Friday, 12 June 2009

It's a mad world...

There's a bit of a stink kicking off across the pond at the moment, all because of a show called Mad Men. Set during the 'golden age' of advertising in 1960s New York, the drama follows the exploits of advertising genius Don Draper and the fictional ad agency Sterling Cooper.

Unlike ropey schlock like Melrose Place (where someone joins the typing pool one week, becomes an 'executive' the next, and by the end of the month is a Creative Director on the board), Mad Men understands the advertising industry with an incisive clarity that's never been seen before.

Anyone who works in any of the marketing disciplines would see something of their life reflected in this show, albeit all wrapped up in some spectacularly sharp period detail. Everything, from hair and make-up, to attitudes and ashtrays (everyone chain-smokes in Mad Men) is uncannily accurate. Adding to the verisimilitude is the fact that the producers use real products, brands and ad campaigns throughout, so you genuinely feel like you're watching (disposable) history in the making.

So why the controversy? Well, cable channel AMC has been pressuring show runner Matthew Weiner to cut the episodes short by two minutes to allow for an extra ad break per hour. Keen to protect the artistic integrity of his masterpiece, Weiner pushed back. After all, nothing will destroy the quality of a show all about the process of creating advertising like a couple of extra minutes of, erm, advertising.

Don't get me wrong, I get as frustrated as anyone by too many ad breaks during a good show. But that's why I tend to watch them on DVD instead. TV shows depend on advertising revenue, and they're all feeling the pinch as advertising budgets are slashed and networks find their income drastically reduced. The irony of course, is that it's a show about advertising that's kicking off about ads encroaching on its airtime.

For now, the dispute has been settled, with AMC offering to expand the show's time slot to keep its existing runtime and still make room for an extra ad break. But as Mad Men gears up for its third season, it's a shame they couldn't have been a little more creative about how they solved the problem. After all, the final episode of season two was broadcast with just one ad for Heineken throughout its entire running time. Heineken had previously been appeared in the show, playing itself in a paid-for product placement appearance as a beer looking to appeal to American consumers for the first time. Now that's method acting...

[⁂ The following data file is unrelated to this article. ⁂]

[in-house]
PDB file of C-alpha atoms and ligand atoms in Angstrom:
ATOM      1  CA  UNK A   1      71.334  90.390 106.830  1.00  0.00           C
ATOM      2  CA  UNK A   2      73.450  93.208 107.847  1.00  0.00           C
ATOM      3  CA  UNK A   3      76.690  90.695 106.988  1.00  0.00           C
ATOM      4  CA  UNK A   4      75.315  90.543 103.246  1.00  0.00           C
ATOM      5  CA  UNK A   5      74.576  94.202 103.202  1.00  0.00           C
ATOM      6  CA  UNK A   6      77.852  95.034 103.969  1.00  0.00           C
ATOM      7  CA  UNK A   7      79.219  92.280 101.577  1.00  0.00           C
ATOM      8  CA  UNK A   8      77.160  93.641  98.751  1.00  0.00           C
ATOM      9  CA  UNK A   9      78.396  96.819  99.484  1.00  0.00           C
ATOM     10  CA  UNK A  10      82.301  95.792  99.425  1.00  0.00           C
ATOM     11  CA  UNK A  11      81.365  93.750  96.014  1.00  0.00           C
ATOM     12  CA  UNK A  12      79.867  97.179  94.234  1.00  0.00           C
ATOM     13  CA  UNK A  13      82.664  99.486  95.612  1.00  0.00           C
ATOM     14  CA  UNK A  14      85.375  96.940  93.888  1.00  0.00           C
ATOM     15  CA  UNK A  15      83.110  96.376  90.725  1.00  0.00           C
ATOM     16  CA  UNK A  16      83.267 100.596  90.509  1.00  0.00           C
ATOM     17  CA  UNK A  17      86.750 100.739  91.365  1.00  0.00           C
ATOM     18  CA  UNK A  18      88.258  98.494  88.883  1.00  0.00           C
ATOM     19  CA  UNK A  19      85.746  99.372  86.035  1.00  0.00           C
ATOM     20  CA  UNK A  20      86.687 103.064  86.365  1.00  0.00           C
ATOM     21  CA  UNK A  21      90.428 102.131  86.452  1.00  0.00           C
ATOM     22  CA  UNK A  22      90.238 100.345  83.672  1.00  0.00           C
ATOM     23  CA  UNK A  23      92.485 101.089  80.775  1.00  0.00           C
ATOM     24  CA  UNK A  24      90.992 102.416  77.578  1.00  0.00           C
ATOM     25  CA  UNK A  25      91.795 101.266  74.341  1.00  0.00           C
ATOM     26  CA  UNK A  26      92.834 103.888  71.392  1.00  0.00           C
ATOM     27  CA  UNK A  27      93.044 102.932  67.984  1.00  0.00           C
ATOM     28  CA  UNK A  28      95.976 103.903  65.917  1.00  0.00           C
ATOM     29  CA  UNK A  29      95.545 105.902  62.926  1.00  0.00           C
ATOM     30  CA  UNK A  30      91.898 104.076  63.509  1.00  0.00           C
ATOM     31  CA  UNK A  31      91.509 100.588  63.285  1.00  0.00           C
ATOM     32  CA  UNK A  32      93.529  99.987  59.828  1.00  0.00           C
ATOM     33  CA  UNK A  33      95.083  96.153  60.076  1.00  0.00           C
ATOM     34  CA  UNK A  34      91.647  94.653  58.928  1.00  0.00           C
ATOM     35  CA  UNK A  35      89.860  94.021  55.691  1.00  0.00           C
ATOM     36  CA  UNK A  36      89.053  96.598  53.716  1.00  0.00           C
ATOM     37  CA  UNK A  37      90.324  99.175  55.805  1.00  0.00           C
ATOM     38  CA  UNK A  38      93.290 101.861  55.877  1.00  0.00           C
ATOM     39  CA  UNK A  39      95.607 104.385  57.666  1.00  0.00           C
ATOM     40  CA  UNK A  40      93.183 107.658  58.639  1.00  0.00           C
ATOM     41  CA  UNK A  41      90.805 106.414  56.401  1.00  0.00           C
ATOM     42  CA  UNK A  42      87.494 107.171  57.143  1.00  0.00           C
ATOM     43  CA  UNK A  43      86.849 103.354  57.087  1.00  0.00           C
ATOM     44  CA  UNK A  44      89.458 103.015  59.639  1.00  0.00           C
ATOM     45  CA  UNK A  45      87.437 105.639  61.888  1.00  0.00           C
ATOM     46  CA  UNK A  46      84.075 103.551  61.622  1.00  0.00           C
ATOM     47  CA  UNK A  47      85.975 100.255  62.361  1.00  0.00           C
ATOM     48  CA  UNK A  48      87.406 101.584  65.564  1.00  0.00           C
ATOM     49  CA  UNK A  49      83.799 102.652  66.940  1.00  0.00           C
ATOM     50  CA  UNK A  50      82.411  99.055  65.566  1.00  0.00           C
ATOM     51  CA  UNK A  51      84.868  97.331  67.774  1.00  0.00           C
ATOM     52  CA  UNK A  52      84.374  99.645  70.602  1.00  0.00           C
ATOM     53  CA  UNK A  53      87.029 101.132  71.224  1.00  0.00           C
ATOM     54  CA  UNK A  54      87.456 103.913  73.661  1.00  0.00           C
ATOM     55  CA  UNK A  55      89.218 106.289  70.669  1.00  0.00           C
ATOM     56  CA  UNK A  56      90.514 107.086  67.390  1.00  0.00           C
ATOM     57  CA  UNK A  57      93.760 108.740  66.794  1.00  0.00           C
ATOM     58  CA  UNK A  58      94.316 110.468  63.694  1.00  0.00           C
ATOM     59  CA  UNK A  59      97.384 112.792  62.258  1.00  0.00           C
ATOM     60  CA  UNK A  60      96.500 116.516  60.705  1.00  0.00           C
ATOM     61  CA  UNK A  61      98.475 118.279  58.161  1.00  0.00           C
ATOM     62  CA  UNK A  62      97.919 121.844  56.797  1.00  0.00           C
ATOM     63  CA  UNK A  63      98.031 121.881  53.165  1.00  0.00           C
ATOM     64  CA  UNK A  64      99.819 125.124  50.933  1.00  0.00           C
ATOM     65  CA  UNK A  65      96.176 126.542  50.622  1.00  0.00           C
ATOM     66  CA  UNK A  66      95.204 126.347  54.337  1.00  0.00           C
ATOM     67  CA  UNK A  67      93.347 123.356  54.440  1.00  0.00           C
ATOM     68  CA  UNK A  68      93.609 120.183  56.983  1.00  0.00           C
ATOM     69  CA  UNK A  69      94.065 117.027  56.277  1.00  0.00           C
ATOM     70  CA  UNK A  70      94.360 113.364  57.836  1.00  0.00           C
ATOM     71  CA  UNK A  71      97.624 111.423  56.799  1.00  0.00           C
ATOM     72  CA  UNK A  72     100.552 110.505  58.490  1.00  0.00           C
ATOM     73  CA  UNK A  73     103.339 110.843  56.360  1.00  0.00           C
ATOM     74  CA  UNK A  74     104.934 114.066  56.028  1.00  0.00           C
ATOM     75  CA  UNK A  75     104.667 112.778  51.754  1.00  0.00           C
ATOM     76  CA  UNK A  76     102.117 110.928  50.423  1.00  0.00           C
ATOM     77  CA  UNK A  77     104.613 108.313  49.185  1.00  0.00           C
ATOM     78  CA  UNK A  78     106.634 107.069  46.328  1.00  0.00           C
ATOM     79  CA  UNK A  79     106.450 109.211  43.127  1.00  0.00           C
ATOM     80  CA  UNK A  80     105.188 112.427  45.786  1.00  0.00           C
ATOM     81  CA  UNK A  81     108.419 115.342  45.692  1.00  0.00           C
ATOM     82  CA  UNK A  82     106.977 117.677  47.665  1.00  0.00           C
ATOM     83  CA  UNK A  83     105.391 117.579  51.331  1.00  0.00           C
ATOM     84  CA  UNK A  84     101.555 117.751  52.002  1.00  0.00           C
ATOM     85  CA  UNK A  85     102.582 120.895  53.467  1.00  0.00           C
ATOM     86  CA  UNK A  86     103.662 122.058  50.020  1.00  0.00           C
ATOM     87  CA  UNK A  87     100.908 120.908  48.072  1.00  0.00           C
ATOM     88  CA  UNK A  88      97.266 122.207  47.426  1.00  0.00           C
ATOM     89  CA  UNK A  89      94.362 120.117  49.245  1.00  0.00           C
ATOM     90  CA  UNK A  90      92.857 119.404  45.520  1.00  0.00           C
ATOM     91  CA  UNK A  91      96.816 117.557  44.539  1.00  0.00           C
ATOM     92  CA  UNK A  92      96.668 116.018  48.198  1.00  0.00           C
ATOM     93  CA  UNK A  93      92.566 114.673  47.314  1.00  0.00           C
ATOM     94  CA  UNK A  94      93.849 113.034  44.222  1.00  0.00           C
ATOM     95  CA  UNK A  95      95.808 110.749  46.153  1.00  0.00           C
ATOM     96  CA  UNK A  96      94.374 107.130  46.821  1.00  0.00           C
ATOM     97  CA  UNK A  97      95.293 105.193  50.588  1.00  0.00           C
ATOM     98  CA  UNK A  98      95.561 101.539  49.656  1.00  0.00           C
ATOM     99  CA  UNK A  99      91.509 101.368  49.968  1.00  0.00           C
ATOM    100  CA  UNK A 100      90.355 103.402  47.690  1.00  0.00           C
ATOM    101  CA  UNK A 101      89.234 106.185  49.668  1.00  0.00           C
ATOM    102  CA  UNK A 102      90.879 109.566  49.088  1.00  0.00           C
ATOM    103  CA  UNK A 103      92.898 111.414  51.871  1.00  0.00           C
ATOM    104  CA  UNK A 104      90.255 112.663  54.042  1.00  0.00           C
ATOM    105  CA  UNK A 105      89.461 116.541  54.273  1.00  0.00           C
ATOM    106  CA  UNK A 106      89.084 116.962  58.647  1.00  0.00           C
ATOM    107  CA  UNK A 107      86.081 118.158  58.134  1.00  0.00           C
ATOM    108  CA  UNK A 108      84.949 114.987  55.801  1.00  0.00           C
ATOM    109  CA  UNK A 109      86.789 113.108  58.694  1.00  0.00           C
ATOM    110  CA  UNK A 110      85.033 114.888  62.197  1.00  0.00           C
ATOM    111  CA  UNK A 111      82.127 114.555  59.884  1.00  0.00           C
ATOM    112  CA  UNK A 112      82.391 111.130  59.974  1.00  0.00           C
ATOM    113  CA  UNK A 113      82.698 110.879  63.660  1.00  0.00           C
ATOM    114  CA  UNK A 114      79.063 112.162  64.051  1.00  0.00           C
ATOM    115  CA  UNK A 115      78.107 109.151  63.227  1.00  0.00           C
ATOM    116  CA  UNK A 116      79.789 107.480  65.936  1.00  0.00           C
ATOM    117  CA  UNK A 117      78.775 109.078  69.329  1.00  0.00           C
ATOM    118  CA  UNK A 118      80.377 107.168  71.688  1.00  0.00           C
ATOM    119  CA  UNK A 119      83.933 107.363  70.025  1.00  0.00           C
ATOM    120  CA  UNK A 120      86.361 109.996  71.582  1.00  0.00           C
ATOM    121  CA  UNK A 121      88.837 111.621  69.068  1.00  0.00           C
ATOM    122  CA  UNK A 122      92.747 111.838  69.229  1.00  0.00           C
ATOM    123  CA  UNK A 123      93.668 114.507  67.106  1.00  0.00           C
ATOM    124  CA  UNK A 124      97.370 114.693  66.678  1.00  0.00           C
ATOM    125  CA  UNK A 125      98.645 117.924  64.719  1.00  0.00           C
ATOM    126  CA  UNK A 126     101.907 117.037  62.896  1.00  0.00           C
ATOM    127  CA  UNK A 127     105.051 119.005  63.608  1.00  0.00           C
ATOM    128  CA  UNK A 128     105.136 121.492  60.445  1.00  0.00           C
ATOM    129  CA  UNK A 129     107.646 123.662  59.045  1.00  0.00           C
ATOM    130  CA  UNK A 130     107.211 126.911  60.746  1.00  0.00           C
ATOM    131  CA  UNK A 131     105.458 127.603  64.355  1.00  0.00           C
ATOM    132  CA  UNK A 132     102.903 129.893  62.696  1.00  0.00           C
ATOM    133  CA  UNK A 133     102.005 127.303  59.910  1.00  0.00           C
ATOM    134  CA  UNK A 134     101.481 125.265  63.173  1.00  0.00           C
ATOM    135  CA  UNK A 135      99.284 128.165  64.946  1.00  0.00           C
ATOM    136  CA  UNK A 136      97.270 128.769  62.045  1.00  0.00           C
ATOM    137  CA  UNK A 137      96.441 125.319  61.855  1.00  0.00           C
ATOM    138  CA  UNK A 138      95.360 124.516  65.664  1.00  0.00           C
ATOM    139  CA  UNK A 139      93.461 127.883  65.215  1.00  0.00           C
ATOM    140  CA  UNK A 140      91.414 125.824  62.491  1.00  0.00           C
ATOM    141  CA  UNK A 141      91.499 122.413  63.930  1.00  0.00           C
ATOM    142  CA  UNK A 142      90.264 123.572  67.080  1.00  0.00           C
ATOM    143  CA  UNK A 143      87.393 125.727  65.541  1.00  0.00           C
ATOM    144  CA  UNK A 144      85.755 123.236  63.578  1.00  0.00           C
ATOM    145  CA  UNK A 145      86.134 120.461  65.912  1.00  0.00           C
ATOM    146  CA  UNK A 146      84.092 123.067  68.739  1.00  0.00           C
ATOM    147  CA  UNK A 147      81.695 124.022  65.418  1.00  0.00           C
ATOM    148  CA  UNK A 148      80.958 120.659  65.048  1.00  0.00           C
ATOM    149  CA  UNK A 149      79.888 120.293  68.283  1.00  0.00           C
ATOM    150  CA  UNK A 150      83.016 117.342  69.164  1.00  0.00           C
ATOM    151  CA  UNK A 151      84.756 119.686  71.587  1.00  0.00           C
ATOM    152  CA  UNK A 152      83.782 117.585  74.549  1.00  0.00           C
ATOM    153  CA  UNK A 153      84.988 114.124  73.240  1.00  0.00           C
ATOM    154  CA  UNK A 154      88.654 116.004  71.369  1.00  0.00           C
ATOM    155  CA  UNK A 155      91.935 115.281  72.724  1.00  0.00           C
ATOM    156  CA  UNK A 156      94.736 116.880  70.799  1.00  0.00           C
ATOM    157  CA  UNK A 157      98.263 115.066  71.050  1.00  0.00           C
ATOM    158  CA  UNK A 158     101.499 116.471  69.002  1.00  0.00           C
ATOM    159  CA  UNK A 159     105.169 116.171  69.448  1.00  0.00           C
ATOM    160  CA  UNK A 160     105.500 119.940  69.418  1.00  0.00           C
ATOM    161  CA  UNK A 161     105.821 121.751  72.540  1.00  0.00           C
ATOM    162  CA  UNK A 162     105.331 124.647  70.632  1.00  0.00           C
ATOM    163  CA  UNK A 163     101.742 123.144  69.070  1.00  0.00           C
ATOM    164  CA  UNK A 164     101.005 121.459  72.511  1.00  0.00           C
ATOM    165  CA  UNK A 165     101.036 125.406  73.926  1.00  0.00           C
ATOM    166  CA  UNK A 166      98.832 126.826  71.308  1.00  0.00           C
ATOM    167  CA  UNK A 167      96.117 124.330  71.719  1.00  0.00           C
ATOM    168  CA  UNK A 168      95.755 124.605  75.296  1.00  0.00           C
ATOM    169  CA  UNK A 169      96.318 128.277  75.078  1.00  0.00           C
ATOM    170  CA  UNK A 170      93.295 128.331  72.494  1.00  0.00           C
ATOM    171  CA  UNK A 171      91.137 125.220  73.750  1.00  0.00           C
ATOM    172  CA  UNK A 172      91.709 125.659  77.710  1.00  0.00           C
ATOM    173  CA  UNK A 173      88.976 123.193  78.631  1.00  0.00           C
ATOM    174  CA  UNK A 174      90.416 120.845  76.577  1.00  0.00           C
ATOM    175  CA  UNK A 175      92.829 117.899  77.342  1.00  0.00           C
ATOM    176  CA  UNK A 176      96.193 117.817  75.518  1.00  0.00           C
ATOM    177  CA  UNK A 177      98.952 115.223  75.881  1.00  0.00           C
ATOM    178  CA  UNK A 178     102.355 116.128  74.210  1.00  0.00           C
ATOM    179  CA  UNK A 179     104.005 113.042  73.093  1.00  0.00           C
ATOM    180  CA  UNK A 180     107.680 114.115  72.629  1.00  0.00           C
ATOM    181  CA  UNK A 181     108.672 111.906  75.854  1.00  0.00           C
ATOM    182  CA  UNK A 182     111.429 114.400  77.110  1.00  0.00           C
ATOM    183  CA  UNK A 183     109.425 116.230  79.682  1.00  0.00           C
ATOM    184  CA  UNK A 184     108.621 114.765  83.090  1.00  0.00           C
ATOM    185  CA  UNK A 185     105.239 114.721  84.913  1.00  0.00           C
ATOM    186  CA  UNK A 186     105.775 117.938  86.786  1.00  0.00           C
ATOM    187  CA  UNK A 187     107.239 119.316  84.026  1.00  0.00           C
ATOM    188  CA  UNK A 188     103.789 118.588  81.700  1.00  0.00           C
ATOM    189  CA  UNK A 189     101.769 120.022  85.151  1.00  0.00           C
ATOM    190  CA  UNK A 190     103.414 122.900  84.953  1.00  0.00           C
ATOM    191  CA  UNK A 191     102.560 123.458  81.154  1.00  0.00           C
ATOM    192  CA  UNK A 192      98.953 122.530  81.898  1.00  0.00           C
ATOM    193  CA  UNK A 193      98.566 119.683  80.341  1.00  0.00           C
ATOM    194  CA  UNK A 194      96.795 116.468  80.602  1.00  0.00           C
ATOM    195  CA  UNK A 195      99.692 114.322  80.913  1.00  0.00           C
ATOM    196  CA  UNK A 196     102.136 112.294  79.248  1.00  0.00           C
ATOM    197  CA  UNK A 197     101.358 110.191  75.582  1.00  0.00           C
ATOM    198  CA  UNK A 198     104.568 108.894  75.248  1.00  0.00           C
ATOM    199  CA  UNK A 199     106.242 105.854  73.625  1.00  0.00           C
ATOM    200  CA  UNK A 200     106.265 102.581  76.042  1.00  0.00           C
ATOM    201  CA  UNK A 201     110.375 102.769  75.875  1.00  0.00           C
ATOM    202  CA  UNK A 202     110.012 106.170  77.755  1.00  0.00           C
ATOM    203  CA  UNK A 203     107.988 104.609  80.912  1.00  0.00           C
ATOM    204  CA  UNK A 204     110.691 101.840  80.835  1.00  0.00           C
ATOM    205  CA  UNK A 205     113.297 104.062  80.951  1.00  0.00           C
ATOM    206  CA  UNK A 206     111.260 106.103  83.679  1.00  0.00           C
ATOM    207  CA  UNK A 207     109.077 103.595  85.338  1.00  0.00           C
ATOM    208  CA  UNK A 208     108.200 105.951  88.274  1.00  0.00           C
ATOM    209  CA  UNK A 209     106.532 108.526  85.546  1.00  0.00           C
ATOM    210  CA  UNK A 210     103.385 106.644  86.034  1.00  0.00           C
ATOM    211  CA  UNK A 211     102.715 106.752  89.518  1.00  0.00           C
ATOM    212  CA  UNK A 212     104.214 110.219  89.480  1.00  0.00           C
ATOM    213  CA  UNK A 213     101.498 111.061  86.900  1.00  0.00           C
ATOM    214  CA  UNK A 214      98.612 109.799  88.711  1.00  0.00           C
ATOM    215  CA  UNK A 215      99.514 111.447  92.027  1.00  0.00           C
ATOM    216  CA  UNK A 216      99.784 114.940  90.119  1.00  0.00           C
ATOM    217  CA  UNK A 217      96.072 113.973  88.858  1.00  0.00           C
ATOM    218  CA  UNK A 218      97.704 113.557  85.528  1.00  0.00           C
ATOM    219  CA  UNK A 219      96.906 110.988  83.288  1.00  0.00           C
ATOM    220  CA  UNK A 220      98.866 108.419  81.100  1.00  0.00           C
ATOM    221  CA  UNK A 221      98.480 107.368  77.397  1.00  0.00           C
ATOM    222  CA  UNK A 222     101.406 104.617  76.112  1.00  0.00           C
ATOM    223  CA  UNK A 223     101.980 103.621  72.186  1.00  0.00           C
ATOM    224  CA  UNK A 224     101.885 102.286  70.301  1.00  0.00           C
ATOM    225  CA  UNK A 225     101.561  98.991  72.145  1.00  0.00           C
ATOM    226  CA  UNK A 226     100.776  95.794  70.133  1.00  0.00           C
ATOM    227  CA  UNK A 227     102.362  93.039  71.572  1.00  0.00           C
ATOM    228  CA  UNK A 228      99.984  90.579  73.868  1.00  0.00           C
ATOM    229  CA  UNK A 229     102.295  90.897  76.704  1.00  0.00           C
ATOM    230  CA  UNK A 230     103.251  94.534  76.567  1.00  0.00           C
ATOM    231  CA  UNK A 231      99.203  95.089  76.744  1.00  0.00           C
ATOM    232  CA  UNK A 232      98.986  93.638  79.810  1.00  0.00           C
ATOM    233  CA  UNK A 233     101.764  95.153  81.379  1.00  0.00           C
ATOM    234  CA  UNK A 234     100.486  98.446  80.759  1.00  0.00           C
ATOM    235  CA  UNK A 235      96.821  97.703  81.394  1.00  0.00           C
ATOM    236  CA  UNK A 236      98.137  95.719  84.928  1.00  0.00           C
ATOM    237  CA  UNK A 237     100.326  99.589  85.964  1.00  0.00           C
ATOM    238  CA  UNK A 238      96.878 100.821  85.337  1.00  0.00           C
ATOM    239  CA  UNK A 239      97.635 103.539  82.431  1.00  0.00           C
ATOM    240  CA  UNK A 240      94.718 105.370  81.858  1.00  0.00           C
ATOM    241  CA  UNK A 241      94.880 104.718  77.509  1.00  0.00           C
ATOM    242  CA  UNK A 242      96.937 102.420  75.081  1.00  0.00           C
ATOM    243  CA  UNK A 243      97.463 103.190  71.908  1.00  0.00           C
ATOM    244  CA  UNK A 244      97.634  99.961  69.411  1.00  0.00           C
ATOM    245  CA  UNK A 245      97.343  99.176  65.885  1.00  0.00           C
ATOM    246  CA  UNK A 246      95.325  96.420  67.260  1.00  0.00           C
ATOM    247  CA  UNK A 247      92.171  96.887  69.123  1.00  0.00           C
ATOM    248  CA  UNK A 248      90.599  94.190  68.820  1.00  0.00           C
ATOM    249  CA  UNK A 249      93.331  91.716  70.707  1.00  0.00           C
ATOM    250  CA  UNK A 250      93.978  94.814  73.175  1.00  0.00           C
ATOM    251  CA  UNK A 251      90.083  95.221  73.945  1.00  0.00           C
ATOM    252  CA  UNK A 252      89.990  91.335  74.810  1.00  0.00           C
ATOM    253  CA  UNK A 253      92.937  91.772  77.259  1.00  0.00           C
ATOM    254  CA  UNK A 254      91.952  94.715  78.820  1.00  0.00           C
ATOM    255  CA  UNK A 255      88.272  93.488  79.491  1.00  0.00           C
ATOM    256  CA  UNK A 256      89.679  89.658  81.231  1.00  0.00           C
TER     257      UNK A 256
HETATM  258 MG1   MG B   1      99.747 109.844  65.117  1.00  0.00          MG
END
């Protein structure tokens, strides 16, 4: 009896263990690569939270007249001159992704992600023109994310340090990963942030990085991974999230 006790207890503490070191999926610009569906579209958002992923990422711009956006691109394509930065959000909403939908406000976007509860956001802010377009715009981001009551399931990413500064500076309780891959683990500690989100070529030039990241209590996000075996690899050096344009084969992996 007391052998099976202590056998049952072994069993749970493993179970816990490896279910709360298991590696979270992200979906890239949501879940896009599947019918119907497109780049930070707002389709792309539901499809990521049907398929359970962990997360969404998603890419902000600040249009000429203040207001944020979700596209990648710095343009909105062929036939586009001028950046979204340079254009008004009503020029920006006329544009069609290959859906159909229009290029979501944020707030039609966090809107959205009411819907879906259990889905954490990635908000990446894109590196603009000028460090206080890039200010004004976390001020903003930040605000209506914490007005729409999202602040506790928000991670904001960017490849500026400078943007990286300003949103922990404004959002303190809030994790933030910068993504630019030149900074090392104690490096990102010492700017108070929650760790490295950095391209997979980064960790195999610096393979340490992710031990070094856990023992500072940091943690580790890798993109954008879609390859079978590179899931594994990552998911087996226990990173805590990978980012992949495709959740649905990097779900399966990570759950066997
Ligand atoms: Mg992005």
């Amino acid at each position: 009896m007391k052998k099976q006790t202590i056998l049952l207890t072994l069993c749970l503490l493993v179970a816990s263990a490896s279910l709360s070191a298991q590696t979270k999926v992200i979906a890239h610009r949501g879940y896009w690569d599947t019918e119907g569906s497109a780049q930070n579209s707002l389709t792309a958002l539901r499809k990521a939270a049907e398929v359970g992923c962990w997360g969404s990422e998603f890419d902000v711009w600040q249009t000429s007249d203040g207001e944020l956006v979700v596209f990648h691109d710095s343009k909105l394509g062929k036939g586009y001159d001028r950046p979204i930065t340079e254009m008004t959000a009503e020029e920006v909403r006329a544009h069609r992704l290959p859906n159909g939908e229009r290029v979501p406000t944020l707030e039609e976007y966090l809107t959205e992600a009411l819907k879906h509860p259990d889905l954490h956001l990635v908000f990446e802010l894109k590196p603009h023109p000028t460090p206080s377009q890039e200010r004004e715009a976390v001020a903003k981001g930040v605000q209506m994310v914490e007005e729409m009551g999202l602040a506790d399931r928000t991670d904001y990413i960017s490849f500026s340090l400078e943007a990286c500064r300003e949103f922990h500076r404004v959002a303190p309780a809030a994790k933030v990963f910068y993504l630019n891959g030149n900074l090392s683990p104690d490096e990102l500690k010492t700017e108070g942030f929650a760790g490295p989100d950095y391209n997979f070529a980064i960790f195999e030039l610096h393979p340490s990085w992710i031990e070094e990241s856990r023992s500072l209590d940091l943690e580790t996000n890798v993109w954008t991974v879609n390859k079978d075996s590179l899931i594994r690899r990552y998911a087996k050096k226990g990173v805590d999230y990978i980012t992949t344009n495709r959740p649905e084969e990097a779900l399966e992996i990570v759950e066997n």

If this all seems a little bit insular and industry-specific, it's worth remembering that BBC3 has filmed a pilot of a new series based on one of Australia's biggest break-out hits - The Gruen Transfer. Named after the moment in a shopping mall where our eyes glaze over and we become pure consumers, The Gruen Transfer features a panel of industry experts dissecting the latest ad campaigns. Both these TV shows' popularity suggests that audiences have evolved again, from being media-savvy to media-curious. Which means that those of us who work in the industry are going to have to get smarter, or more inclusive in the solutions we create.

Tomorrow, back to tits and arse, I promise.

No comments:

Post a Comment